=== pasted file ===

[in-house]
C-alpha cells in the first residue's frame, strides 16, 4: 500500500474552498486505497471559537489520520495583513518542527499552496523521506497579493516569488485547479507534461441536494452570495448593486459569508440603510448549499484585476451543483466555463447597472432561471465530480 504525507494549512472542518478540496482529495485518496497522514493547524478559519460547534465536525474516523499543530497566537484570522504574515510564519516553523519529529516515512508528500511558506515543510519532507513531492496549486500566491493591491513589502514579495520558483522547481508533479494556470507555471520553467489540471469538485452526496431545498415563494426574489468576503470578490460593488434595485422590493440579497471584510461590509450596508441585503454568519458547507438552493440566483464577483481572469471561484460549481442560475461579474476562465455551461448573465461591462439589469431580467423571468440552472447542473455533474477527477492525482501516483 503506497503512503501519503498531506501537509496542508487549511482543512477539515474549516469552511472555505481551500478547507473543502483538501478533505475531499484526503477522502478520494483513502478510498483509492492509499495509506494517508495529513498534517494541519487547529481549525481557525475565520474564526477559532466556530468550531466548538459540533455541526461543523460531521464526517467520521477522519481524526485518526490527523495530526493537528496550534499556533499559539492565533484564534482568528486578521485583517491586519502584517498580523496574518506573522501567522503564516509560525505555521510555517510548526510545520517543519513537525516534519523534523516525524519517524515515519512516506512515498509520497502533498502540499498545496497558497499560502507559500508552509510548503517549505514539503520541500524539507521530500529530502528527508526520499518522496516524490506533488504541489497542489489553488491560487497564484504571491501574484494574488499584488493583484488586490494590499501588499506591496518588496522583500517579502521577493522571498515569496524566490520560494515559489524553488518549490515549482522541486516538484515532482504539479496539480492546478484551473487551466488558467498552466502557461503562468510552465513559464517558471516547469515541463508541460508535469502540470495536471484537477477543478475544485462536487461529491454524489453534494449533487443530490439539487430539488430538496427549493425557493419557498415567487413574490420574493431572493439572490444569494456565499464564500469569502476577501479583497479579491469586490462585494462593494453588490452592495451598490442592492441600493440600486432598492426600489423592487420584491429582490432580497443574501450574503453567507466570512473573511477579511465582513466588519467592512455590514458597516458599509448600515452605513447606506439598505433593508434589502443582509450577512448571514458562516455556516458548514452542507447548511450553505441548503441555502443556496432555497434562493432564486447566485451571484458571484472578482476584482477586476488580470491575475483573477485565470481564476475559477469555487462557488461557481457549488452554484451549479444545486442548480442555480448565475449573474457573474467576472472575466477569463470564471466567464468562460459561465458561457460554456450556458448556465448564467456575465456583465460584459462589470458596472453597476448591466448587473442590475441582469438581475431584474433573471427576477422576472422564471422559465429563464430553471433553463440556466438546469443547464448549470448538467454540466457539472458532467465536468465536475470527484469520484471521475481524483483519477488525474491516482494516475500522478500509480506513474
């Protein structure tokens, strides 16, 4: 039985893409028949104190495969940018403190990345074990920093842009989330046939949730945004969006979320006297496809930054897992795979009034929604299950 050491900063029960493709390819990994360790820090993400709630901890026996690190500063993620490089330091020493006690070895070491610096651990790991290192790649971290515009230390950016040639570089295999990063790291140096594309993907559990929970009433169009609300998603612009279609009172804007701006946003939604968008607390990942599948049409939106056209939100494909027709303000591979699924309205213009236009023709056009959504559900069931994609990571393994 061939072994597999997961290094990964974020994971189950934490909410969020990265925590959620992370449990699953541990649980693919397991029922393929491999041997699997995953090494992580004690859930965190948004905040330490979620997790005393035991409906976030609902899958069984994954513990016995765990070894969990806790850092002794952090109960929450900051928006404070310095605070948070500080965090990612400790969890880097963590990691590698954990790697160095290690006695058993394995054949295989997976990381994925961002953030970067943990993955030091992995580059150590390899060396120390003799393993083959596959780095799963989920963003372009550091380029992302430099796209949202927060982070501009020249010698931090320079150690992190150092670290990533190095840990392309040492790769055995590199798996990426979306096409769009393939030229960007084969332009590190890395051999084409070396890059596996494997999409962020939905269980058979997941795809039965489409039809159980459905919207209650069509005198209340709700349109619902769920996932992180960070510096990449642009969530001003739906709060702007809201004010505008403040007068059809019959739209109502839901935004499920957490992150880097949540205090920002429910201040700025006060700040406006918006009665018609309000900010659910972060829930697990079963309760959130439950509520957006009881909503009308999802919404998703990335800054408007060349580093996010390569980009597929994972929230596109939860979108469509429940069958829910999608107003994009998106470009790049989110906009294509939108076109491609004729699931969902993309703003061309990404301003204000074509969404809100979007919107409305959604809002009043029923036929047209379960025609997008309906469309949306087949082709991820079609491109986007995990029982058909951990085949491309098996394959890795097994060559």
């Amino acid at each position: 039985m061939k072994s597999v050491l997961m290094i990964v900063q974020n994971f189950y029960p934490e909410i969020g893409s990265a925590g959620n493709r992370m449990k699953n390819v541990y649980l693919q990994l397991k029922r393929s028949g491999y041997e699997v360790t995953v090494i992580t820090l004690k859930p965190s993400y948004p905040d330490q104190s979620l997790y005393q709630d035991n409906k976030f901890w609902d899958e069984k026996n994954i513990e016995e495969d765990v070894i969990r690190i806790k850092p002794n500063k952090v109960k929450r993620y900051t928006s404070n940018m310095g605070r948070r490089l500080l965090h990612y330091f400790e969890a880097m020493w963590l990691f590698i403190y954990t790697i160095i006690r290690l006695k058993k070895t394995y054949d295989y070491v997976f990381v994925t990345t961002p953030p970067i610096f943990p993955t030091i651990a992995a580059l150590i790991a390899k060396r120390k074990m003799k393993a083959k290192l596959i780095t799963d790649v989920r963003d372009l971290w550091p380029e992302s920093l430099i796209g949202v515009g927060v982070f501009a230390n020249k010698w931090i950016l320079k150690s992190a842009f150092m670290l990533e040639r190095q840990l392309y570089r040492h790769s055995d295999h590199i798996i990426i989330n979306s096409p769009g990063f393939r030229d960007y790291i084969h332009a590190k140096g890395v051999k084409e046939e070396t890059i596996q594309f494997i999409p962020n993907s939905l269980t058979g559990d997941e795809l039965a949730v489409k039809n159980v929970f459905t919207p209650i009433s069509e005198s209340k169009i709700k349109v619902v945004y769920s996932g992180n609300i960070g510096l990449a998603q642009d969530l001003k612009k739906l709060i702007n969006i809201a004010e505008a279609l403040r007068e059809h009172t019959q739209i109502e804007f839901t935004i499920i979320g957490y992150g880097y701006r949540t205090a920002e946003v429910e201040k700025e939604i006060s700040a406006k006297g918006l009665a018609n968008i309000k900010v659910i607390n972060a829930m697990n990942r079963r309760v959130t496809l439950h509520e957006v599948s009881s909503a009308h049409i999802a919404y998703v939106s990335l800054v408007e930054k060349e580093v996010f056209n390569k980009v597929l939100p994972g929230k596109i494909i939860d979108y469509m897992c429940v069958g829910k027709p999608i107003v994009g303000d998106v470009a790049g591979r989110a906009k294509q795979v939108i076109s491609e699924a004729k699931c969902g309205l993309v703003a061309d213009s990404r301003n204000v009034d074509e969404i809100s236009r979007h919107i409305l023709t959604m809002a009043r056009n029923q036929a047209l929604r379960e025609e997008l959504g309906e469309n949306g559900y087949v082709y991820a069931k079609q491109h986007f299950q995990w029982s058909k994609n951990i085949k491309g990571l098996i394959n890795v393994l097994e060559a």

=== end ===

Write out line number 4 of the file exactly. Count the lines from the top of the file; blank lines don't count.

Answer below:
């Amino acid at each position: 039985m061939k072994s597999v050491l997961m290094i990964v900063q974020n994971f189950y029960p934490e909410i969020g893409s990265a925590g959620n493709r992370m449990k699953n390819v541990y649980l693919q990994l397991k029922r393929s028949g491999y041997e699997v360790t995953v090494i992580t820090l004690k859930p965190s993400y948004p905040d330490q104190s979620l997790y005393q709630d035991n409906k976030f901890w609902d899958e069984k026996n994954i513990e016995e495969d765990v070894i969990r690190i806790k850092p002794n500063k952090v109960k929450r993620y900051t928006s404070n940018m310095g605070r948070r490089l500080l965090h990612y330091f400790e969890a880097m020493w963590l990691f590698i403190y954990t790697i160095i006690r290690l006695k058993k070895t394995y054949d295989y070491v997976f990381v994925t990345t961002p953030p970067i610096f943990p993955t030091i651990a992995a580059l150590i790991a390899k060396r120390k074990m003799k393993a083959k290192l596959i780095t799963d790649v989920r963003d372009l971290w550091p380029e992302s920093l430099i796209g949202v515009g927060v982070f501009a230390n020249k010698w931090i950016l320079k150690s992190a842009f150092m670290l990533e040639r190095q840990l392309y570089r040492h790769s055995d295999h590199i798996i990426i989330n979306s096409p769009g990063f393939r030229d960007y790291i084969h332009a590190k140096g890395v051999k084409e046939e070396t890059i596996q594309f494997i999409p962020n993907s939905l269980t058979g559990d997941e795809l039965a949730v489409k039809n159980v929970f459905t919207p209650i009433s069509e005198s209340k169009i709700k349109v619902v945004y769920s996932g992180n609300i960070g510096l990449a998603q642009d969530l001003k612009k739906l709060i702007n969006i809201a004010e505008a279609l403040r007068e059809h009172t019959q739209i109502e804007f839901t935004i499920i979320g957490y992150g880097y701006r949540t205090a920002e946003v429910e201040k700025e939604i006060s700040a406006k006297g918006l009665a018609n968008i309000k900010v659910i607390n972060a829930m697990n990942r079963r309760v959130t496809l439950h509520e957006v599948s009881s909503a009308h049409i999802a919404y998703v939106s990335l800054v408007e930054k060349e580093v996010f056209n390569k980009v597929l939100p994972g929230k596109i494909i939860d979108y469509m897992c429940v069958g829910k027709p999608i107003v994009g303000d998106v470009a790049g591979r989110a906009k294509q795979v939108i076109s491609e699924a004729k699931c969902g309205l993309v703003a061309d213009s990404r301003n204000v009034d074509e969404i809100s236009r979007h919107i409305l023709t959604m809002a009043r056009n029923q036929a047209l929604r379960e025609e997008l959504g309906e469309n949306g559900y087949v082709y991820a069931k079609q491109h986007f299950q995990w029982s058909k994609n951990i085949k491309g990571l098996i394959n890795v393994l097994e060559a």